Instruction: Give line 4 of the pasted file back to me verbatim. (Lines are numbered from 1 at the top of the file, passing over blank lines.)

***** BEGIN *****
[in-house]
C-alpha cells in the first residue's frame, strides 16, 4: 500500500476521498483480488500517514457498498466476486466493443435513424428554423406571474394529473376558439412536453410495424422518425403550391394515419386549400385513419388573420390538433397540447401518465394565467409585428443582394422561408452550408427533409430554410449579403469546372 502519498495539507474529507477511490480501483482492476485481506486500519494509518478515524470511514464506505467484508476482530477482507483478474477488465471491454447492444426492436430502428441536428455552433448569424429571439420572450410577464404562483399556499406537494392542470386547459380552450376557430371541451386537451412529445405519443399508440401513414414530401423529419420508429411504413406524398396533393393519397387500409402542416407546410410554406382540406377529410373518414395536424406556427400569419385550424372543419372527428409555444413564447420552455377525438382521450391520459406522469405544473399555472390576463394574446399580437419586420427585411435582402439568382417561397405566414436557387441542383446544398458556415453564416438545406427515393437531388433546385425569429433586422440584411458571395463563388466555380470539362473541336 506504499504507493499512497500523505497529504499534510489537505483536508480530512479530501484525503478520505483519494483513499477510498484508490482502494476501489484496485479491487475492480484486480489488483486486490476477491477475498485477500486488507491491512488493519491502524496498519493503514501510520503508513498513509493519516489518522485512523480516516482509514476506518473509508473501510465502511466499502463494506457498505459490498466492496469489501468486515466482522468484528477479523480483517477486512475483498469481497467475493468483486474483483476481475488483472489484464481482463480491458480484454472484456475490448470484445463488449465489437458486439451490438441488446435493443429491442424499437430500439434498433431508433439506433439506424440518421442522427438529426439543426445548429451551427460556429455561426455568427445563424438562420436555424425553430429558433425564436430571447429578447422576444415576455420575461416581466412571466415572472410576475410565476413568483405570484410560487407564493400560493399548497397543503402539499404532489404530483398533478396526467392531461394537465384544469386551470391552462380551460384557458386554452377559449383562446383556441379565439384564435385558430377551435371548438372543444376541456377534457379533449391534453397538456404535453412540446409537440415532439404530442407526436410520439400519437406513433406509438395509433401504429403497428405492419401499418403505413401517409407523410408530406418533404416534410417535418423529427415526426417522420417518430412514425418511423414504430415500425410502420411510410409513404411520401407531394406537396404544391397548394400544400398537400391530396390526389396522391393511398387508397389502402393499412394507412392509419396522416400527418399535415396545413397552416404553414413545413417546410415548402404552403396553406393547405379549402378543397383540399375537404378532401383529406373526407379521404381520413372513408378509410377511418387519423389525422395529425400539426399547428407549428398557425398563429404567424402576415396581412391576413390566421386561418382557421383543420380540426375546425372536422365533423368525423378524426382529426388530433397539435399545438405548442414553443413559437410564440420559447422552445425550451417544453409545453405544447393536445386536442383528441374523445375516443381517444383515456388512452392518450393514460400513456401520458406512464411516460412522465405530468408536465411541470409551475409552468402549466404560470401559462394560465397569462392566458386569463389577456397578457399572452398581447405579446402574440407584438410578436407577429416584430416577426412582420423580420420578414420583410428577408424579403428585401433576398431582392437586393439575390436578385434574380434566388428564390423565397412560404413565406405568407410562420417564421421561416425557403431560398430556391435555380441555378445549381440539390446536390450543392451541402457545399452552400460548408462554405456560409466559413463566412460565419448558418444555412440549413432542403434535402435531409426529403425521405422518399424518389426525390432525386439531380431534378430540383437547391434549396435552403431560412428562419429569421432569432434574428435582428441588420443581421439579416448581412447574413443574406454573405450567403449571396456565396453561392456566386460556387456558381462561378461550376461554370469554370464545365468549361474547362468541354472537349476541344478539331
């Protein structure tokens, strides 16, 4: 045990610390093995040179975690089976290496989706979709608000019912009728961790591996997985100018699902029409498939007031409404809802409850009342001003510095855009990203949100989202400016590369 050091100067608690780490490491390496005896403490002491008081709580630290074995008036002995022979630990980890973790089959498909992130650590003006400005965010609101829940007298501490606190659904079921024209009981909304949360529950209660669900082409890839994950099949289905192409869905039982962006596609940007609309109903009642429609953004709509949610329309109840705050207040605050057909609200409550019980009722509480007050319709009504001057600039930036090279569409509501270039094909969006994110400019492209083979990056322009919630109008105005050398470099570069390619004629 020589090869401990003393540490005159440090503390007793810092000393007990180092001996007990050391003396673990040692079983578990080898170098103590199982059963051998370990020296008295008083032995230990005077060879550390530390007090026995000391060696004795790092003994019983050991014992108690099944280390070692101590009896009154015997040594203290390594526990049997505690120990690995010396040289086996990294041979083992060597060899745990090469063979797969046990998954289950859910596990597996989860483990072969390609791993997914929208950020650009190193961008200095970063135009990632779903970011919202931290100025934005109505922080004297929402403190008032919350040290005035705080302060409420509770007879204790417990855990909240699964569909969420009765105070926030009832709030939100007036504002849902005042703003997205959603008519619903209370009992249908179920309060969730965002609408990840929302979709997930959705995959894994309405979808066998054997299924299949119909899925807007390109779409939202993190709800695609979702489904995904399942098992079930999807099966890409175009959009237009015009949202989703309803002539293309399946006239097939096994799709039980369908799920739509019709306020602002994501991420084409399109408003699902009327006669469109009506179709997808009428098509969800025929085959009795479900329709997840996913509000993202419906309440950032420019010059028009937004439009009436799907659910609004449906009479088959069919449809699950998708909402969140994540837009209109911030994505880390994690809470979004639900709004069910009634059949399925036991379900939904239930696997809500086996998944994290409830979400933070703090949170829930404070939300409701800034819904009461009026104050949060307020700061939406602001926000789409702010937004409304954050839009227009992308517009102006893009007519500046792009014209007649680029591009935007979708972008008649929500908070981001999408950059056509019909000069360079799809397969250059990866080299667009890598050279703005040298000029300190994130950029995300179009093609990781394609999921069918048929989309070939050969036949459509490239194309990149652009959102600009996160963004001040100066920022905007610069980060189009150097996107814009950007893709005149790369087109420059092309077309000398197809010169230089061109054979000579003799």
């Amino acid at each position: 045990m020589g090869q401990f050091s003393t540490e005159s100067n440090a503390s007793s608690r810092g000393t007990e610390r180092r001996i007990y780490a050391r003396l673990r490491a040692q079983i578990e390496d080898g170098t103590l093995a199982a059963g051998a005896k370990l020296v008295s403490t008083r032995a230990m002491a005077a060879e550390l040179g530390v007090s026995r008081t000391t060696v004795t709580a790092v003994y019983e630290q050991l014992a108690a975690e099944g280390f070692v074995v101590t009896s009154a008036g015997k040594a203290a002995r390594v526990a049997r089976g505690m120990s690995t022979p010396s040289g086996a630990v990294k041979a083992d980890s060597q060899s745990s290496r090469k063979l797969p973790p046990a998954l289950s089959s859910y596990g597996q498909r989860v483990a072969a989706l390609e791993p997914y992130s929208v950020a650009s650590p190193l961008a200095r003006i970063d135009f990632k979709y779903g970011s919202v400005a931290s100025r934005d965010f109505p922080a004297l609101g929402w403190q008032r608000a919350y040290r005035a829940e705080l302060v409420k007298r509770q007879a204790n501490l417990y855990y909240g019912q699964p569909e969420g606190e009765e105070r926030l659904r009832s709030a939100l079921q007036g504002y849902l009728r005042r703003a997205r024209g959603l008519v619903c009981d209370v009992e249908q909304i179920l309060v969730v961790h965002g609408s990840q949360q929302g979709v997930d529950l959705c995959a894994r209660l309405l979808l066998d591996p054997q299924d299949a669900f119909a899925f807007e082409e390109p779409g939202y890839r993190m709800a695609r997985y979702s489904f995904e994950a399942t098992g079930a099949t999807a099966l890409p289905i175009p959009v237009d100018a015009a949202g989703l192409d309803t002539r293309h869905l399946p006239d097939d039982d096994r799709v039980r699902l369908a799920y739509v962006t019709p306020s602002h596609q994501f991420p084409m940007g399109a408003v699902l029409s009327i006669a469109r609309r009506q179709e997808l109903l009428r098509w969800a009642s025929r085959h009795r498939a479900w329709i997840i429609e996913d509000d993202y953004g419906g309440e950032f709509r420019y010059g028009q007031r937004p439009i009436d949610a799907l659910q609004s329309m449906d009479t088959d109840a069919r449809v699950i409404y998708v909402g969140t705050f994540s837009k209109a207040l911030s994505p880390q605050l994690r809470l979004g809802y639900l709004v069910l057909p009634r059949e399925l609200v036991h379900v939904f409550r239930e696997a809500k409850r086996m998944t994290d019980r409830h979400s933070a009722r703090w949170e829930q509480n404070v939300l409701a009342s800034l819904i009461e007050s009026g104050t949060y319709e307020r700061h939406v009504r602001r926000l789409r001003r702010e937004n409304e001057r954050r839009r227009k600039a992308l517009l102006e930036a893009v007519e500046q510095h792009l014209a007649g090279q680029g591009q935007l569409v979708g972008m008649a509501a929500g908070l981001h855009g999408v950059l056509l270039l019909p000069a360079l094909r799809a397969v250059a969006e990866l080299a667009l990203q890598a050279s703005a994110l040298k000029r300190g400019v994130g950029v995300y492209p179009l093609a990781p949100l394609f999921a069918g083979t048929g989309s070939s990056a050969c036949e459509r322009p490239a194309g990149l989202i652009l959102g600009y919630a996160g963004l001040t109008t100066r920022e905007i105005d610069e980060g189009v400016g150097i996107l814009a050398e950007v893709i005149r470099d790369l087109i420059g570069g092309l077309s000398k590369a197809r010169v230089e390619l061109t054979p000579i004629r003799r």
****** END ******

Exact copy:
């Amino acid at each position: 045990m020589g090869q401990f050091s003393t540490e005159s100067n440090a503390s007793s608690r810092g000393t007990e610390r180092r001996i007990y780490a050391r003396l673990r490491a040692q079983i578990e390496d080898g170098t103590l093995a199982a059963g051998a005896k370990l020296v008295s403490t008083r032995a230990m002491a005077a060879e550390l040179g530390v007090s026995r008081t000391t060696v004795t709580a790092v003994y019983e630290q050991l014992a108690a975690e099944g280390f070692v074995v101590t009896s009154a008036g015997k040594a203290a002995r390594v526990a049997r089976g505690m120990s690995t022979p010396s040289g086996a630990v990294k041979a083992d980890s060597q060899s745990s290496r090469k063979l797969p973790p046990a998954l289950s089959s859910y596990g597996q498909r989860v483990a072969a989706l390609e791993p997914y992130s929208v950020a650009s650590p190193l961008a200095r003006i970063d135009f990632k979709y779903g970011s919202v400005a931290s100025r934005d965010f109505p922080a004297l609101g929402w403190q008032r608000a919350y040290r005035a829940e705080l302060v409420k007298r509770q007879a204790n501490l417990y855990y909240g019912q699964p569909e969420g606190e009765e105070r926030l659904r009832s709030a939100l079921q007036g504002y849902l009728r005042r703003a997205r024209g959603l008519v619903c009981d209370v009992e249908q909304i179920l309060v969730v961790h965002g609408s990840q949360q929302g979709v997930d529950l959705c995959a894994r209660l309405l979808l066998d591996p054997q299924d299949a669900f119909a899925f807007e082409e390109p779409g939202y890839r993190m709800a695609r997985y979702s489904f995904e994950a399942t098992g079930a099949t999807a099966l890409p289905i175009p959009v237009d100018a015009a949202g989703l192409d309803t002539r293309h869905l399946p006239d097939d039982d096994r799709v039980r699902l369908a799920y739509v962006t019709p306020s602002h596609q994501f991420p084409m940007g399109a408003v699902l029409s009327i006669a469109r609309r009506q179709e997808l109903l009428r098509w969800a009642s025929r085959h009795r498939a479900w329709i997840i429609e996913d509000d993202y953004g419906g309440e950032f709509r420019y010059g028009q007031r937004p439009i009436d949610a799907l659910q609004s329309m449906d009479t088959d109840a069919r449809v699950i409404y998708v909402g969140t705050f994540s837009k209109a207040l911030s994505p880390q605050l994690r809470l979004g809802y639900l709004v069910l057909p009634r059949e399925l609200v036991h379900v939904f409550r239930e696997a809500k409850r086996m998944t994290d019980r409830h979400s933070a009722r703090w949170e829930q509480n404070v939300l409701a009342s800034l819904i009461e007050s009026g104050t949060y319709e307020r700061h939406v009504r602001r926000l789409r001003r702010e937004n409304e001057r954050r839009r227009k600039a992308l517009l102006e930036a893009v007519e500046q510095h792009l014209a007649g090279q680029g591009q935007l569409v979708g972008m008649a509501a929500g908070l981001h855009g999408v950059l056509l270039l019909p000069a360079l094909r799809a397969v250059a969006e990866l080299a667009l990203q890598a050279s703005a994110l040298k000029r300190g400019v994130g950029v995300y492209p179009l093609a990781p949100l394609f999921a069918g083979t048929g989309s070939s990056a050969c036949e459509r322009p490239a194309g990149l989202i652009l959102g600009y919630a996160g963004l001040t109008t100066r920022e905007i105005d610069e980060g189009v400016g150097i996107l814009a050398e950007v893709i005149r470099d790369l087109i420059g570069g092309l077309s000398k590369a197809r010169v230089e390619l061109t054979p000579i004629r003799r």